“While we hold that a protective sweep does not require a prior arrest, we conclude that the district court correctly concluded that the search performed here was not a lawful protective sweep because it was not based on articulable facts supporting a reasonable belief that the premises harbored a dangerous individual. The district court’s order, however, did not indicate the specific evidence that was improperly seized as a result of the protective sweep or as its fruit. Accordingly, we affirm in part, vacate in part, and remand for the district court to clarify the evidence that falls within the purview of the suppression order and which items were permissibly seized by law enforcement.” State v. McCall, 2022 Nev. LEXIS 61 (Sep. 22, 2022).
The defendants were entitled to qualified immunity on pro se plaintiff’s claim they violated his Fourth Amendment rights. There was at least reasonable suspicion for this parole search. Corradi v. N.J. State Parole Bd., No. U.S. App. LEXIS 26695 (3d Cir. Sep. 23, 2022).*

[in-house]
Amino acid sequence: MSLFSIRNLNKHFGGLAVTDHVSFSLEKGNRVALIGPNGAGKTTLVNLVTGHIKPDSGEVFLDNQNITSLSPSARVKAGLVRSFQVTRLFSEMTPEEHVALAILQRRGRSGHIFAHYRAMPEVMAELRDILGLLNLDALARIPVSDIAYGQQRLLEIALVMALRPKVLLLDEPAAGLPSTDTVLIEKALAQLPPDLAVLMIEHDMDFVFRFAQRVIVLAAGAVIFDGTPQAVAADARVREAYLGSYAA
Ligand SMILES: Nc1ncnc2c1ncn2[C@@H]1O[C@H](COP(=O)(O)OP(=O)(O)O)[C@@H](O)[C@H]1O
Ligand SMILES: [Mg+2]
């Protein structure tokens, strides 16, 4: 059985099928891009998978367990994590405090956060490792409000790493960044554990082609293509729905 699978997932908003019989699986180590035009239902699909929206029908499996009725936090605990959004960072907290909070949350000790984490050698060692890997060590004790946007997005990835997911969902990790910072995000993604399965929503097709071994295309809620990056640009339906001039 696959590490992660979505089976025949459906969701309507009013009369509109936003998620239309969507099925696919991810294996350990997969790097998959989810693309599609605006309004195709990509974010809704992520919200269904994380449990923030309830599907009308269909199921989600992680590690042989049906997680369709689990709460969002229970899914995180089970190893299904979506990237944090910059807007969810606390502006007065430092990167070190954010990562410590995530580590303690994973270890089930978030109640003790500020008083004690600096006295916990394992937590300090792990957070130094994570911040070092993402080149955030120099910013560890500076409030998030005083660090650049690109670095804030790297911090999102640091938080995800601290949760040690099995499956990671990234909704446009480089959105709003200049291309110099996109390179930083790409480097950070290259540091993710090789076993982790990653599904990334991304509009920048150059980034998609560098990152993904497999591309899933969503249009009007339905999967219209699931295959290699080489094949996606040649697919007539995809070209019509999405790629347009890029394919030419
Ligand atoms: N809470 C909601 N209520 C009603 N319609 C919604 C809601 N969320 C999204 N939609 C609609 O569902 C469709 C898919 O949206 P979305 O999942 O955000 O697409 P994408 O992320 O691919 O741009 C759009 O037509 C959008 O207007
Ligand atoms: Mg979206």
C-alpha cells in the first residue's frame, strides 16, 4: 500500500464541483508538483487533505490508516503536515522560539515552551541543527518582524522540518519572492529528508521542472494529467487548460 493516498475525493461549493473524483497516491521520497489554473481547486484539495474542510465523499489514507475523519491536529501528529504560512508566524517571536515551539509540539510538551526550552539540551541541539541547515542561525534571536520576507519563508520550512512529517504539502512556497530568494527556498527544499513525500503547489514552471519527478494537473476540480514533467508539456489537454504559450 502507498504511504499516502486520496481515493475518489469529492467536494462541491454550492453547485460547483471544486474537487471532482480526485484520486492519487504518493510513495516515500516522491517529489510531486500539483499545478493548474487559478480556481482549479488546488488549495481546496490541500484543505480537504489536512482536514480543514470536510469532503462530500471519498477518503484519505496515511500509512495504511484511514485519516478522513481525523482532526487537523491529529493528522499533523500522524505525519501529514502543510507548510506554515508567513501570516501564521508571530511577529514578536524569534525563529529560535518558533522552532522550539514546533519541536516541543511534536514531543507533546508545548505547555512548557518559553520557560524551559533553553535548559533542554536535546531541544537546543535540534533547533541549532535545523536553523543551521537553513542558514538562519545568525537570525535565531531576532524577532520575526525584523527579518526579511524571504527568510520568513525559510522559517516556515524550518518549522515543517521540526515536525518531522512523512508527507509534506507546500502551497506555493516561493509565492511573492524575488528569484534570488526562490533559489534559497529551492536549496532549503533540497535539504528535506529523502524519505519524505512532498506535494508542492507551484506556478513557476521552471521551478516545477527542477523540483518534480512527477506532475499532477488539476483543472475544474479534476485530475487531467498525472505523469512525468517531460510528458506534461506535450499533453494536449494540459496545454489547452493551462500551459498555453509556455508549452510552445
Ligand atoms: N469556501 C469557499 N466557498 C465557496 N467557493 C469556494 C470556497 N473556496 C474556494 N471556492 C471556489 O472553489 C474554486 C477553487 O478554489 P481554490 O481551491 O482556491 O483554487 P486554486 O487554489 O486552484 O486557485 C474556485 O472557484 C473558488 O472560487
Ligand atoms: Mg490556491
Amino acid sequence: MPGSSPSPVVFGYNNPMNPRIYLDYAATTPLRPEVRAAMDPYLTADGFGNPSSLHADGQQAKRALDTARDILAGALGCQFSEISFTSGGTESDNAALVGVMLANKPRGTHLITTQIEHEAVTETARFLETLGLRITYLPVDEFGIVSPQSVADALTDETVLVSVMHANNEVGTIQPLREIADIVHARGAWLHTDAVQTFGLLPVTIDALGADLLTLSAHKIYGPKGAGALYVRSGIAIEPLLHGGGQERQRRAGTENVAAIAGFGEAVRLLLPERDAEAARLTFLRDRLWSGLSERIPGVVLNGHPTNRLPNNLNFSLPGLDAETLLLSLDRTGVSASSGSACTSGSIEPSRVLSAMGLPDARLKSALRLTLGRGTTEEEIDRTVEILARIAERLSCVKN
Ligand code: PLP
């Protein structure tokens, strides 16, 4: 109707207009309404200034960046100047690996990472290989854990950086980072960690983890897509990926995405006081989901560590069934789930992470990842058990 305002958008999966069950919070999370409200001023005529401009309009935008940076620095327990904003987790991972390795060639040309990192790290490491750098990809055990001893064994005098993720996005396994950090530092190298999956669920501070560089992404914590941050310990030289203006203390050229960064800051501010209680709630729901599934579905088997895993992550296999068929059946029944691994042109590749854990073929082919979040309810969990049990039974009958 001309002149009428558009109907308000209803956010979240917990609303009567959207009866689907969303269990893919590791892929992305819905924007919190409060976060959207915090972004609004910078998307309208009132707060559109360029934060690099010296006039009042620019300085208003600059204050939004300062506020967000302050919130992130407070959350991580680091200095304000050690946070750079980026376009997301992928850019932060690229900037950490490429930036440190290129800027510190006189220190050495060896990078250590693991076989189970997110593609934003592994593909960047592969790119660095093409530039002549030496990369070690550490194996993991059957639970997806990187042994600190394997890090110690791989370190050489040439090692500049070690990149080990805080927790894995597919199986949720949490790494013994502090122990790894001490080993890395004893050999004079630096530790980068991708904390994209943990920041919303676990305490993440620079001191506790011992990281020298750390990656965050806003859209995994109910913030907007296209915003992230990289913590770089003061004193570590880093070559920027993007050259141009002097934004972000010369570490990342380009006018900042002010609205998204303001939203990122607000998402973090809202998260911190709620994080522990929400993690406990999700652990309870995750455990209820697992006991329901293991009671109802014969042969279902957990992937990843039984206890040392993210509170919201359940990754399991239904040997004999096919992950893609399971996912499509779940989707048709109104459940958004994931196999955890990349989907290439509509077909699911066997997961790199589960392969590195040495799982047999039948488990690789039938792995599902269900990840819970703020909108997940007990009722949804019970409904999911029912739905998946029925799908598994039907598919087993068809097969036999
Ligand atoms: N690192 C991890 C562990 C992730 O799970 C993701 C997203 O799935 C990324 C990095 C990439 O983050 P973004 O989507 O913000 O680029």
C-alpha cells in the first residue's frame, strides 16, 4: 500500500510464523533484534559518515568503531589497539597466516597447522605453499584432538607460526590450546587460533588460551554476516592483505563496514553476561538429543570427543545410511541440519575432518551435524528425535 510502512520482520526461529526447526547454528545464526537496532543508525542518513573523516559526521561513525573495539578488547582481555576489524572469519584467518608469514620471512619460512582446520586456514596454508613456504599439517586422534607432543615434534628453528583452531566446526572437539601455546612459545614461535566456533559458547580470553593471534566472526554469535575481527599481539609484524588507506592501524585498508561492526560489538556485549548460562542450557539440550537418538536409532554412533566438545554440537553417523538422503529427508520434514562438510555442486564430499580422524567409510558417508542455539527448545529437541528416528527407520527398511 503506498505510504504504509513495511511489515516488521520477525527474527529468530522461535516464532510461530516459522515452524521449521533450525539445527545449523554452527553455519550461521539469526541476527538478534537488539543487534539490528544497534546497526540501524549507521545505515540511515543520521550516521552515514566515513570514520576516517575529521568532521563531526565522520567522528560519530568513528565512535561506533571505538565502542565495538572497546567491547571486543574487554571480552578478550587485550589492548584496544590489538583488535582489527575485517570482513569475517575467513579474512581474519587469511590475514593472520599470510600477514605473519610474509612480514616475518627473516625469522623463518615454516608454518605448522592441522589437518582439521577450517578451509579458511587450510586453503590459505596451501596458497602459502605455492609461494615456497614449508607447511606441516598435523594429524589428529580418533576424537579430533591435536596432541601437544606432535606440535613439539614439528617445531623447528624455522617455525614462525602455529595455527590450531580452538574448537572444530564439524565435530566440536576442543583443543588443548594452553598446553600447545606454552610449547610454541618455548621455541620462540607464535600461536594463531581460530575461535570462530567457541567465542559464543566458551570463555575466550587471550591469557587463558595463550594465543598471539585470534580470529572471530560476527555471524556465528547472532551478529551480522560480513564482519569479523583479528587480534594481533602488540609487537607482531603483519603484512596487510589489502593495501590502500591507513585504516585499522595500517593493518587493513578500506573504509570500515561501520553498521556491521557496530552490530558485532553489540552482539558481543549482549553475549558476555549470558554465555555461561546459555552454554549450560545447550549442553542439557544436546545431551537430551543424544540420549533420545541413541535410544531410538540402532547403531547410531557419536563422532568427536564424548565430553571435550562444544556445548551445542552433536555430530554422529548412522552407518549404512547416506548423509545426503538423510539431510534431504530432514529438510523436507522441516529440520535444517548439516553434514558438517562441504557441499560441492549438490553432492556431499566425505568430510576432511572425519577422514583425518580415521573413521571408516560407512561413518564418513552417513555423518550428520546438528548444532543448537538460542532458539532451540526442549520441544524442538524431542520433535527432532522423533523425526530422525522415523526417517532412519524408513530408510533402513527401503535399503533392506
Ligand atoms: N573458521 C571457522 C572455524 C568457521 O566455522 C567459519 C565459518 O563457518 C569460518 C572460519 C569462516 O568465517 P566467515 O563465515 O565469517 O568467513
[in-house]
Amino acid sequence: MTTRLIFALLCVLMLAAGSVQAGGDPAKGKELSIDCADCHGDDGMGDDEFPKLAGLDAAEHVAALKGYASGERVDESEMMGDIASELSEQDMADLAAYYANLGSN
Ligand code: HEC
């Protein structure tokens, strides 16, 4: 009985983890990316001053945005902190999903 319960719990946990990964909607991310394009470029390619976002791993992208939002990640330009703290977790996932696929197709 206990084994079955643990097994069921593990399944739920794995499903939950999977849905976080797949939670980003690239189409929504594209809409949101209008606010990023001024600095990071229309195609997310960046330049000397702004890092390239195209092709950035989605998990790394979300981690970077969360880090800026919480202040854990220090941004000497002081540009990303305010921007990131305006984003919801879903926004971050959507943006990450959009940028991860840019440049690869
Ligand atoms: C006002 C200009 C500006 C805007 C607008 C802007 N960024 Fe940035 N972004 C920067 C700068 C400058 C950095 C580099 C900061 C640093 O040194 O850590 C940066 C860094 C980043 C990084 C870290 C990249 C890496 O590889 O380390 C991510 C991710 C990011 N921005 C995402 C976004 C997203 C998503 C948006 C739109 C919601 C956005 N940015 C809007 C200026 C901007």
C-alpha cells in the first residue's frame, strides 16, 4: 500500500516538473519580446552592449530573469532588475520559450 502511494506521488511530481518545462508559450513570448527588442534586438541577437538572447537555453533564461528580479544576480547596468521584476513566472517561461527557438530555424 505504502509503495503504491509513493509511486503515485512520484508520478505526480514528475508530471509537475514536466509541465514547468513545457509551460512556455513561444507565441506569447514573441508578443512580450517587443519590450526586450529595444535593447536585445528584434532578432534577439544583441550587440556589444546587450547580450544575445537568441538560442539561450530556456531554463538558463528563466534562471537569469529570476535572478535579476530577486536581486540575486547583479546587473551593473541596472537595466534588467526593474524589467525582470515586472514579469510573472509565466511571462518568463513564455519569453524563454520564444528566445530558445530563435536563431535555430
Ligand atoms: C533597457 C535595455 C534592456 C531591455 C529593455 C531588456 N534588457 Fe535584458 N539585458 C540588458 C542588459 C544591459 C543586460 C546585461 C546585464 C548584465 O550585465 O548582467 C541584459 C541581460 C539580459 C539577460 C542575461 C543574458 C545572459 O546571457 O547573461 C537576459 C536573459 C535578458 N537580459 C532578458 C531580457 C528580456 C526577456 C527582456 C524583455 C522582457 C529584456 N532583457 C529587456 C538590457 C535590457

“Here, White does not offer persuasive evidence that the affidavit had omissions, lies, or misstatements that were recklessly or intentionally made. In fact, White does not contend that statements in the affidavit are necessarily false. White only contends that the veracity or reliability of the ‘source’ who gave Investigator Purvis the information, which was used in the affidavit for the search warrant, is questionable because no information is provided about the informant. (Doc, 29, at 4). Otherwise, White has not alleged that Investigator Purvis has manufactured the informant, lied about the informant, or that Investigator Purvis should have known that informant was lying.” This is not a Franks claim. United States v. White, 2022 U.S. Dist. LEXIS 171974 (M.D. Ga. Sep. 22, 2022).*